By Dr. Susan G. Bornstein, M.D., PLLC
Uterine Fibroids, often small, non-cancerous tumors, are quite common. It’s estimated that about 1 in 5 women of childbearing age will experience fibroids, with up to 50 percent of women diagnosed by age 50. While the cause of fibroids is unknown, they can often be treated symptomatically and do not interfere with fertility or general reproductive health.
Most women discover their diagnosis through a combination of symptoms. While symptoms can vary depending on the location and size of a fibroid, most women experience heavy, prolonged periods, bleeding between periods, the need to urinate often, cramping and abdominal pain and pressure or bloating. While it is uncommon, some women may experience pain during intercourse in addition to other symptoms.
While fibroids can be difficult to detect, they can sometimes be found through an irregular uterine shape during a pelvic exam. Ultrasound or pelvic MRI can also be used to detect a fibroid.
Treatment Options Vary
Your doctor may recommend a different treatment option depending on a variety of factors including your age, overall health, severity of symptoms and interest in future fertility.
Most often, fibroids can be treated through medical management—treating the fibroid symptomatically. If a fibroid isn’t causing symptoms, there is no real reason to treat it. Oftentimes, prescription hormone therapy, including birth control pills, can manage symptoms in most patients.
Especially in women who are interested in maintaining their fertility, a variety of birth control pills can be used to manage the symptoms of a fibroid. Progestin only birth control methods can be the most effective, as some studies have shown a link between fibroids and estrogen. The Mirena Intrauterine Device (IUD), depo-provera shot, or progestin only pills are often used to medically manage the symptoms of fibroids.
When medical management is not enough, your doctor may suggest removing the fibroid. One of the most common methods is myomectomy, using an intrauterine morcellator, which is a safe and effective way to remove an sub-mucosal (on the interior wall of the uterus) fibroid. A myomectomy uses a mechanical apparatus, which, with the size of a pin point, simultaneously cuts and removes the fibroid from the uterine wall, while reserving the specimen for future testing if needed. Prior technology used electricity or laser to remove the mass.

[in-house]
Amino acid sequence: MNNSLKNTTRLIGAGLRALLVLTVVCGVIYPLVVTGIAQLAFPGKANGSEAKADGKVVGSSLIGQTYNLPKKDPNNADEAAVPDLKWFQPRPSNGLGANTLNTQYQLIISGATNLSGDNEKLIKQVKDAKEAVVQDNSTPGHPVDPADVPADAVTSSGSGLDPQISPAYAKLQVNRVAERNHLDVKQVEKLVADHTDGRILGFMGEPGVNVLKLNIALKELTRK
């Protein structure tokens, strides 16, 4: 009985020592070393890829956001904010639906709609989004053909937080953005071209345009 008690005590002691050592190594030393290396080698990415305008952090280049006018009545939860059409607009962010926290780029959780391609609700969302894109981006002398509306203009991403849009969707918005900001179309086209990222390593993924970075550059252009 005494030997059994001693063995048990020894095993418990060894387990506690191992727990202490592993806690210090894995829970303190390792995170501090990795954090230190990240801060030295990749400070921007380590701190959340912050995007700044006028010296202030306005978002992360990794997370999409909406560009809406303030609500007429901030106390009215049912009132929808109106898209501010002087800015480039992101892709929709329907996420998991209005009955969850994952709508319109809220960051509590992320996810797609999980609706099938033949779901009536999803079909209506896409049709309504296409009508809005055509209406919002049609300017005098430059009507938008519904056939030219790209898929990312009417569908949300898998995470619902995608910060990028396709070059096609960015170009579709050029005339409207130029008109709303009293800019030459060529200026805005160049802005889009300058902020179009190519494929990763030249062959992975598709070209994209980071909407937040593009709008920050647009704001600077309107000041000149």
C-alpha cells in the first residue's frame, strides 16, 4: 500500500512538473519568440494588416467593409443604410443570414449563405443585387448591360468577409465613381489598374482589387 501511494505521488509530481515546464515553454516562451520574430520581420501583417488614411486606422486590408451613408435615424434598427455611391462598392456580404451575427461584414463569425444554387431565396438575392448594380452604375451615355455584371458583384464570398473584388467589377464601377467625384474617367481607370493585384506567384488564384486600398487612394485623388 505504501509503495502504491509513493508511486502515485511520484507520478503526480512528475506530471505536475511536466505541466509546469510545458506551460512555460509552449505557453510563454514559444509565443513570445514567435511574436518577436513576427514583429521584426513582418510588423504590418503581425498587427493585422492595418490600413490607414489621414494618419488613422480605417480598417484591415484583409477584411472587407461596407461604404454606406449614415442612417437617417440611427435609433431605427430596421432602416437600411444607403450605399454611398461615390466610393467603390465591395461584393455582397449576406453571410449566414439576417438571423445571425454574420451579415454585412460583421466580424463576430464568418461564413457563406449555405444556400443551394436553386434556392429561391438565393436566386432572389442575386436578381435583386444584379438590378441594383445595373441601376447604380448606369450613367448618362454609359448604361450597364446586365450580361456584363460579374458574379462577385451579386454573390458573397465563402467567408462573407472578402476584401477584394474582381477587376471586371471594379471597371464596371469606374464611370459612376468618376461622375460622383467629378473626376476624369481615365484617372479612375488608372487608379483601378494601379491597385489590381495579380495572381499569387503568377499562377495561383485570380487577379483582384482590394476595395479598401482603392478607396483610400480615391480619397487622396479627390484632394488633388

Laprascopy and Robotics improve accuracy
When fibroids are found outside of the uterus, other surgical techniques may be used to remove them. While traditional open case surgery can be employed, laparoscopic surgery, especially those done with robotics, are the used most commonly.
We’ve seen some tremendous success with robotics used in laparoscopic surgeries. The technology allows for highly precise results.
While most fibroids can be treated in a minimally or non-invasive manner, depending on a woman’s age and interest in future-fertility may lead a doctor to recommend a more permanent solution.
Some articles suggest that hysterectomies are unnecessary, this is simply not true for the patient with persistent fibroid symptoms, no interest in fertility, and unsuccessful prior treatments, hysterectomy has nearly a 100 percent success rate.
I have also seen great advances in making hysterectomies as minimally invasive as possible. In most cases, hysterectomies can be done vaginally or laprascopically, minimizing recovery time and pain for a patient.
Dr. Susan G. Bornstein, M.D., PLLC, practices in Louisville, Kentucky as a division of Premier Gynecology and Obstetrics (PGO). PGO is affiliated with Jewish Hospital Medical Center East for leading-edge diagnostic imaging and gynecological surgical procedures and part of Jewish Centers for Excellence in Women’s Services.